OverviewLocated about 15 minutes from downtown Reno, Nevada, the Granite Hills are a series of rocky hills crossed by numerous dirt roads and full of brush and windswept plateaus. The Granite Hills aren’t too much different from other hills in the area. They are similar to the nearby summits in the Northern Lemmon Valley, including Peak 6021, Peak 6041, and Hungry Mountain. The Granite Hills are west of the Lemmon Valley, rising just west of Silver Lake, which rarely has much water in it to even call it a lake. On the west side is the White Lake Playa. The Granite Hills run about 5 1/2 miles north-south with a prominence of nearly 670' at the highest point.
The accessibility of the Granite Hills cannot be overstated. With two primary trailheads within about half a mile off a major highway (US 395) just minutes from downtown Reno, these hills are practically in the backyard of tens of thousand of nearby residents. Another primary route from the northwest isn't much further off the highway.
The Granite Hills clearly see visitors, but they are dramatically overshadowed by nearby Peavine Peak 8,266’, which dominates the view south from the Granite Hills.
Although there are a number of ways to reach the table-like highpoint of the Granite Hills, there are three primary starting points, all of which are not far off of US 395.
Once on the summit, there are tremendous views of nearby desert peaks. The best time to hike here is probably in late fall (Nov-Dec), mid-winter (Late Jan-Feb), when it is still dry and often snow free. Spring can be nice, but beware of muddy conditions. Early fall is possible, but only if it isn’t too warm. Winter hiking is certainly doable as well, as long as you stay on the road.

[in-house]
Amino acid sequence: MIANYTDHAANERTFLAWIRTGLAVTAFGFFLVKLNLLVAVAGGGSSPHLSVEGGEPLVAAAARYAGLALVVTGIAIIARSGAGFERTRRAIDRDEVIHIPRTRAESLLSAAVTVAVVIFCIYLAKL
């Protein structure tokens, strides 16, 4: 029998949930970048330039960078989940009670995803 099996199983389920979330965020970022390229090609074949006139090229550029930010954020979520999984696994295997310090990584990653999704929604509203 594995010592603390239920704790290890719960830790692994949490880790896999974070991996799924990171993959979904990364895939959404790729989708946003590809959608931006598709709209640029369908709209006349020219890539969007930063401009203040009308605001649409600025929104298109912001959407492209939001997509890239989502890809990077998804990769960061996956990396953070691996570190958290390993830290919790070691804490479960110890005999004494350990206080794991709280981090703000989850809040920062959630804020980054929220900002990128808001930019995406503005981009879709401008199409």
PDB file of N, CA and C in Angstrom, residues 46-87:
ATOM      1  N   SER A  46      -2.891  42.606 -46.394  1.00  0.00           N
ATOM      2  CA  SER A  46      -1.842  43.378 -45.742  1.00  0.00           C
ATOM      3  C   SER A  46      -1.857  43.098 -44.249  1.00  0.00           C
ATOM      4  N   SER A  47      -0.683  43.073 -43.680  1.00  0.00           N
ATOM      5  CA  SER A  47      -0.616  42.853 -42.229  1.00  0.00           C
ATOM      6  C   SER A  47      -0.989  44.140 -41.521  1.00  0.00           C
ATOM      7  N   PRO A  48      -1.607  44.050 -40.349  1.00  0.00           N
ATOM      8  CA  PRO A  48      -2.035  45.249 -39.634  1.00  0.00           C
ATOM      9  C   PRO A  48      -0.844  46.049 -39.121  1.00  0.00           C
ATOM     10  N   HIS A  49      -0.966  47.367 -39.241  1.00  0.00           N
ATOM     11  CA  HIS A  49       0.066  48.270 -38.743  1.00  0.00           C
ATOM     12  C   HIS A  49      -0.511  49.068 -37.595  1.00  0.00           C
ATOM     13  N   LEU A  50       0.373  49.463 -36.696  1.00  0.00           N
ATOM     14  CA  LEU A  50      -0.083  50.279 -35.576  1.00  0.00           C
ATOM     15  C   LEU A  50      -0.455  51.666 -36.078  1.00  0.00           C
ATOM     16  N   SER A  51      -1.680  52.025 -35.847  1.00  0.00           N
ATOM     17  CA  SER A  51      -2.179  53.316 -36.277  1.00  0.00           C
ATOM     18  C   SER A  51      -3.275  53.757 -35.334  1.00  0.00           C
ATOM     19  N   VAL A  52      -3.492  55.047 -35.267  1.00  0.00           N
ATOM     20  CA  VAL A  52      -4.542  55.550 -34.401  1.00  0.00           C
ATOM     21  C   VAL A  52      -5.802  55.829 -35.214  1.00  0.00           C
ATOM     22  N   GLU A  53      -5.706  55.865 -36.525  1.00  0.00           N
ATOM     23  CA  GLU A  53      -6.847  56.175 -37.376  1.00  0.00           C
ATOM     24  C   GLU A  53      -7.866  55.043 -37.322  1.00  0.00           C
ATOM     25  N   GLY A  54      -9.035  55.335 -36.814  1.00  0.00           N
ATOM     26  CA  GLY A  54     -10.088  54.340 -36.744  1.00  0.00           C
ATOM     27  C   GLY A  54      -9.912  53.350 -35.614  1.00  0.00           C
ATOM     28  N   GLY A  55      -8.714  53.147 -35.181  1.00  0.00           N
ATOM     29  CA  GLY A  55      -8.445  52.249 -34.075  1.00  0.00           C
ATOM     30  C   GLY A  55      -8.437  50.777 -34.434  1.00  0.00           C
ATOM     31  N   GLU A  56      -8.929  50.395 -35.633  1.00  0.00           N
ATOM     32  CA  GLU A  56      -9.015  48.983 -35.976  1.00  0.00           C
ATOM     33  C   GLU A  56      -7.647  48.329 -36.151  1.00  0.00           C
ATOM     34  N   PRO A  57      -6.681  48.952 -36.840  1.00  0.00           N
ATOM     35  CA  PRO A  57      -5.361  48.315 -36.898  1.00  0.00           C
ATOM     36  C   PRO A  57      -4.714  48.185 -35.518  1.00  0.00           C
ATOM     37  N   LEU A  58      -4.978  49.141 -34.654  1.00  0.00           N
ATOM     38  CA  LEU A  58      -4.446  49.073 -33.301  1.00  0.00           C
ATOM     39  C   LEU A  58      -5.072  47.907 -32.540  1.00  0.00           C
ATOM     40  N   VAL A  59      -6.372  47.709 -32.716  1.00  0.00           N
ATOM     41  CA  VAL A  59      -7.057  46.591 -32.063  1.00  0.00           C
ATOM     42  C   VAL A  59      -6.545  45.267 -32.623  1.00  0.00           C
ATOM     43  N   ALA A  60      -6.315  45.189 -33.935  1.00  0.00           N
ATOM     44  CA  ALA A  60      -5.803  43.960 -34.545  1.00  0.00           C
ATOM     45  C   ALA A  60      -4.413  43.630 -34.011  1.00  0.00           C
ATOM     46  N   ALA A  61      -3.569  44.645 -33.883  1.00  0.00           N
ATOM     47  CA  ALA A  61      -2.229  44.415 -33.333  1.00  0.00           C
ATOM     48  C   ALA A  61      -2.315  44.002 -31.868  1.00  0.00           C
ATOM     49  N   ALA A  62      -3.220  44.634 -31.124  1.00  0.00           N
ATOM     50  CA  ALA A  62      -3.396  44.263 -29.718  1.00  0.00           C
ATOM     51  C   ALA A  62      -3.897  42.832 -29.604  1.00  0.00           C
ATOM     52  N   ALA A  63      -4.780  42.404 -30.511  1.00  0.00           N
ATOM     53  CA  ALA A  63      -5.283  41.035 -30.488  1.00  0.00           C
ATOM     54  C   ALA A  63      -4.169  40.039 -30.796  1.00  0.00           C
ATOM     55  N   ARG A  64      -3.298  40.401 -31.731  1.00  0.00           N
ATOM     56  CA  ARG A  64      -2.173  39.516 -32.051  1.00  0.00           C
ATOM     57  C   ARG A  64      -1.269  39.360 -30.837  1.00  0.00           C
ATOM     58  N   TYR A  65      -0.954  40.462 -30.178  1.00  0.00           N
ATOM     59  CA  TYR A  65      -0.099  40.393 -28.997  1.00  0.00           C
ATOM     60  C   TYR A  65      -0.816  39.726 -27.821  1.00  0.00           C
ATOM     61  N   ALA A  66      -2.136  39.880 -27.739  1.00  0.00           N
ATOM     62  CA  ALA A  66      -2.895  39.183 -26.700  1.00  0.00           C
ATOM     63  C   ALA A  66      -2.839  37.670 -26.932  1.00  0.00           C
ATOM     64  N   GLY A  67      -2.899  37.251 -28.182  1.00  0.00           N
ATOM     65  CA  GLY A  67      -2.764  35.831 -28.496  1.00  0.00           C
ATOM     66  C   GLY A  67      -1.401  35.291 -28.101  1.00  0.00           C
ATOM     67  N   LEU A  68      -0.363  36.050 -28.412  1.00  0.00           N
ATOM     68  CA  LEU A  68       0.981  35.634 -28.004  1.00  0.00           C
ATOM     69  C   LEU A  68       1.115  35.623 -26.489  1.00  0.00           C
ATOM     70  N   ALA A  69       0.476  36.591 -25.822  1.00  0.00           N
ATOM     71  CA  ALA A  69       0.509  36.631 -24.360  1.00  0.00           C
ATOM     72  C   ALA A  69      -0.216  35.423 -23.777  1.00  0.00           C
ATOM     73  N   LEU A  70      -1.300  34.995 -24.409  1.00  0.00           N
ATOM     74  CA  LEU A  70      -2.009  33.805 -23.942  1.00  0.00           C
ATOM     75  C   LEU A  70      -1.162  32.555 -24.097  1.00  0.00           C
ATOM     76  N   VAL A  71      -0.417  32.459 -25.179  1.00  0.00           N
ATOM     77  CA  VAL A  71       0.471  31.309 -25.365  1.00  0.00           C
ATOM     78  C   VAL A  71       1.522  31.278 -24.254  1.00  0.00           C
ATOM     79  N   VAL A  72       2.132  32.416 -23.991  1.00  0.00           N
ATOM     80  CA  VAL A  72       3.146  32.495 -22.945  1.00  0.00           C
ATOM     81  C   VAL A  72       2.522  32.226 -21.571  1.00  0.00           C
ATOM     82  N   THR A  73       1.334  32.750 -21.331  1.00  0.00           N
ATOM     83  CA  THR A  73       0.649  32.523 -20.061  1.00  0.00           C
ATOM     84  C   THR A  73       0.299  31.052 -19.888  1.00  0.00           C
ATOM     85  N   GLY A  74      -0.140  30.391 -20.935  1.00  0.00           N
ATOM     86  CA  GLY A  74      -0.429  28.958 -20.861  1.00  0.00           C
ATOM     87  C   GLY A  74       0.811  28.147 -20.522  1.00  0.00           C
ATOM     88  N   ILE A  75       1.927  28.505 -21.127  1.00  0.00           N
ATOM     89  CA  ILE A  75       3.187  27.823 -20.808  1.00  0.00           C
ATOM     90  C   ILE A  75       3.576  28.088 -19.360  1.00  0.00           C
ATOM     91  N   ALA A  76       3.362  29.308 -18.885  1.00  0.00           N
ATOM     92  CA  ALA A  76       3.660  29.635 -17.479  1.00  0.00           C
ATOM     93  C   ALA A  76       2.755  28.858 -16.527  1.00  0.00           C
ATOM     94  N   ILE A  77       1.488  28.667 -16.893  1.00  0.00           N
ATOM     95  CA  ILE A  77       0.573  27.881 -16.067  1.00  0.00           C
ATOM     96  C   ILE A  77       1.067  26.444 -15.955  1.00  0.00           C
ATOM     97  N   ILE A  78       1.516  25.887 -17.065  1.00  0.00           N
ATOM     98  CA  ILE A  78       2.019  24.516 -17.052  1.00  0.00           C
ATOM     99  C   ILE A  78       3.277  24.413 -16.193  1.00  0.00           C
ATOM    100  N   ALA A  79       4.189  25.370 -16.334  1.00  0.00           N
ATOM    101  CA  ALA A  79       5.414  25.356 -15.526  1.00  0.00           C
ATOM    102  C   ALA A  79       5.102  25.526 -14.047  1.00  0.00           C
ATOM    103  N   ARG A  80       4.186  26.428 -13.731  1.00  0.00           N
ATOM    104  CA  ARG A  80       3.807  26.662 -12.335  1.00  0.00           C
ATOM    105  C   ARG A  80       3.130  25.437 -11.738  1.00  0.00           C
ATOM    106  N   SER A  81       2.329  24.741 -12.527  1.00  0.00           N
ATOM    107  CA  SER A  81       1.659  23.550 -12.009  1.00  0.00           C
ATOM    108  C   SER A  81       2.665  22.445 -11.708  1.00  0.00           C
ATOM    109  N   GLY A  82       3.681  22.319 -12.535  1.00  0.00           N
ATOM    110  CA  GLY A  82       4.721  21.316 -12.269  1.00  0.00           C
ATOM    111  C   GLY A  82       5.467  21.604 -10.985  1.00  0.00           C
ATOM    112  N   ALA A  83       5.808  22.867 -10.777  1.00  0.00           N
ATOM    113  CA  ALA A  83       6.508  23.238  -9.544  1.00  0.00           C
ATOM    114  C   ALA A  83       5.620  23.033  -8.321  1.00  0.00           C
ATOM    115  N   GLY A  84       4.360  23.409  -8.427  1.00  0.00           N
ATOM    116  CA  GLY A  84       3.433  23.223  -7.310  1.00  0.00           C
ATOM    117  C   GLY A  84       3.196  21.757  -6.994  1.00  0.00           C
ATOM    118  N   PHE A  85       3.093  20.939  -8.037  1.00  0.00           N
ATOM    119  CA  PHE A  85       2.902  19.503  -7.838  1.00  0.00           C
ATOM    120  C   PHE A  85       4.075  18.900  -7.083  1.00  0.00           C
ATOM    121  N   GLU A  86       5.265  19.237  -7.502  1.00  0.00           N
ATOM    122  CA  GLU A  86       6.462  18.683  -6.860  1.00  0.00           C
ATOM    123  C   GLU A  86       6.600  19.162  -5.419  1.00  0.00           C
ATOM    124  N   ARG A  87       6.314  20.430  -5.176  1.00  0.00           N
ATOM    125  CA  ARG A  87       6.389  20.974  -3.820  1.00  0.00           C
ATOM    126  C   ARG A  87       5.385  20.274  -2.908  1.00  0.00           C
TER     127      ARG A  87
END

Getting ThereFor all routes, from Reno drive north on US Highway 395.
For the eastern approach take Exit 78 – Red Rock Road. Head north for about ½ mile and there is a dirt road on the left, just across the street from some large warehouses.
The dirt road winds uphill with a view towards a rocky mountainside on the right side. After about ½ mile over 450’ is gained.
You are now at the base of a road and a very steep hill that climbs 200’ in about 200 yards to the main ridgetop plateau. You can avoid it by staying on the main road, which is more gradual. This adds about ¼ mile each way. The main road continues all the way to the rocky summit, with a little less than two miles to go once atop the plateau. The round trip hiking distance is between 5 ½ and 6 miles. The elevation gain is about 1,100’ one way to the summit.
For the western approach take Exit 80 – Reno Park Blvd. Once off the exit, head north for less than a tenth of a mile, and there is a dirt road on the right side. There is a simple loop hike that can be done. Less than 200 feet up the road is a Y-junction. Take either right or left and you can loop around to the summit and back down. The loop is just over 4 miles and is easy to spot on any satellite map. If taking the left fork up, it is about 1 3/4 miles to the summit gaining about 955'. You reach the top of the road, and the summit is just another half mile or so away. If taking the right fork, it is about 915' in about 2.3 miles. It is recommended you take the left fork up in order to enjoy a more gradual descent.
For the northwestern approach take Exit 80 – Reno Park Blvd. Continue up Reno Park Blvd for about a mile and a half. Just before entering the residential area of Cold Springs, turn right on Crystal Canyon Blvd. About 200 yards up on the right is a jeep trail where you can park. Head up the road about 1/2 mile, which is very steep (over 500'). Take a right on a large road heading south. This road crests two small hills, and after about a mile you will take a left on a road leading south. After you take the left, follow the road for 250 yards and take a right on another road heading towards the summit. The round trip hiking distance for this route is about 4 miles. The elevation gain is about 1175' one way to the summit.